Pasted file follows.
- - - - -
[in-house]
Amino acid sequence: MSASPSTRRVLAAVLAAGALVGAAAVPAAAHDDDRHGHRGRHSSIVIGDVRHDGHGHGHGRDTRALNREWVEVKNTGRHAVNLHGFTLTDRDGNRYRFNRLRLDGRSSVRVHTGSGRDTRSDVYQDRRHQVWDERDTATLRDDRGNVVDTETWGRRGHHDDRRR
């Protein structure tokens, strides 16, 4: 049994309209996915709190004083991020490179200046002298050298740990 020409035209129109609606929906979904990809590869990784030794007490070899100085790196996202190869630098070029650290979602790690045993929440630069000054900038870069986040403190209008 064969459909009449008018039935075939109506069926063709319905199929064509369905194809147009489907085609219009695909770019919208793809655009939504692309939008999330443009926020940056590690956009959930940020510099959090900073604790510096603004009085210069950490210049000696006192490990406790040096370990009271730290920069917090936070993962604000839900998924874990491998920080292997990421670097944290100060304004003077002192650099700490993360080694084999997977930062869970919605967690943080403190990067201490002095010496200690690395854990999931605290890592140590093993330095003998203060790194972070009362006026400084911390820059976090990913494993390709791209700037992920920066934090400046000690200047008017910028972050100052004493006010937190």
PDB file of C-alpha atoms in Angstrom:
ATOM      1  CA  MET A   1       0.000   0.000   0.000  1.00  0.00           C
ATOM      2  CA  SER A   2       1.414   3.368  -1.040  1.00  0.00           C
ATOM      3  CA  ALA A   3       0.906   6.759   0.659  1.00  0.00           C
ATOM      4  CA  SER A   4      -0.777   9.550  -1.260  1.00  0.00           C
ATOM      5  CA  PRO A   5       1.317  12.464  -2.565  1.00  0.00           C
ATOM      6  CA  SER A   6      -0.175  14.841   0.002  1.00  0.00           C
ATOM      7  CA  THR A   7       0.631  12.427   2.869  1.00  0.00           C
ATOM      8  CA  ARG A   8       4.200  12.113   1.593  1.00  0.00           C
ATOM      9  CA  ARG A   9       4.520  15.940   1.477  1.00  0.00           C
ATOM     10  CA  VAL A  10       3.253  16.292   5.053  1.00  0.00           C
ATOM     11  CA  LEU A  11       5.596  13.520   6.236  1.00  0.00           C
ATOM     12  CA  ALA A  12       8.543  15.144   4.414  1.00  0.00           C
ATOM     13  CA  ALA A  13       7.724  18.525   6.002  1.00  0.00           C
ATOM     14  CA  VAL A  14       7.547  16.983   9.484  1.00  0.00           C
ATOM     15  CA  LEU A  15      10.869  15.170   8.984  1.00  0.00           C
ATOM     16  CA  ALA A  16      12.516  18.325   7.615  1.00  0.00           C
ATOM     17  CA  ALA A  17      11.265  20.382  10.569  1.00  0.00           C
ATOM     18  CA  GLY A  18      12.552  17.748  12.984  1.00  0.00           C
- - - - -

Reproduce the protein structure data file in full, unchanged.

[in-house]
Amino acid sequence: MSASPSTRRVLAAVLAAGALVGAAAVPAAAHDDDRHGHRGRHSSIVIGDVRHDGHGHGHGRDTRALNREWVEVKNTGRHAVNLHGFTLTDRDGNRYRFNRLRLDGRSSVRVHTGSGRDTRSDVYQDRRHQVWDERDTATLRDDRGNVVDTETWGRRGHHDDRRR
């Protein structure tokens, strides 16, 4: 049994309209996915709190004083991020490179200046002298050298740990 020409035209129109609606929906979904990809590869990784030794007490070899100085790196996202190869630098070029650290979602790690045993929440630069000054900038870069986040403190209008 064969459909009449008018039935075939109506069926063709319905199929064509369905194809147009489907085609219009695909770019919208793809655009939504692309939008999330443009926020940056590690956009959930940020510099959090900073604790510096603004009085210069950490210049000696006192490990406790040096370990009271730290920069917090936070993962604000839900998924874990491998920080292997990421670097944290100060304004003077002192650099700490993360080694084999997977930062869970919605967690943080403190990067201490002095010496200690690395854990999931605290890592140590093993330095003998203060790194972070009362006026400084911390820059976090990913494993390709791209700037992920920066934090400046000690200047008017910028972050100052004493006010937190």
PDB file of C-alpha atoms in Angstrom:
ATOM      1  CA  MET A   1       0.000   0.000   0.000  1.00  0.00           C
ATOM      2  CA  SER A   2       1.414   3.368  -1.040  1.00  0.00           C
ATOM      3  CA  ALA A   3       0.906   6.759   0.659  1.00  0.00           C
ATOM      4  CA  SER A   4      -0.777   9.550  -1.260  1.00  0.00           C
ATOM      5  CA  PRO A   5       1.317  12.464  -2.565  1.00  0.00           C
ATOM      6  CA  SER A   6      -0.175  14.841   0.002  1.00  0.00           C
ATOM      7  CA  THR A   7       0.631  12.427   2.869  1.00  0.00           C
ATOM      8  CA  ARG A   8       4.200  12.113   1.593  1.00  0.00           C
ATOM      9  CA  ARG A   9       4.520  15.940   1.477  1.00  0.00           C
ATOM     10  CA  VAL A  10       3.253  16.292   5.053  1.00  0.00           C
ATOM     11  CA  LEU A  11       5.596  13.520   6.236  1.00  0.00           C
ATOM     12  CA  ALA A  12       8.543  15.144   4.414  1.00  0.00           C
ATOM     13  CA  ALA A  13       7.724  18.525   6.002  1.00  0.00           C
ATOM     14  CA  VAL A  14       7.547  16.983   9.484  1.00  0.00           C
ATOM     15  CA  LEU A  15      10.869  15.170   8.984  1.00  0.00           C
ATOM     16  CA  ALA A  16      12.516  18.325   7.615  1.00  0.00           C
ATOM     17  CA  ALA A  17      11.265  20.382  10.569  1.00  0.00           C
ATOM     18  CA  GLY A  18      12.552  17.748  12.984  1.00  0.00           C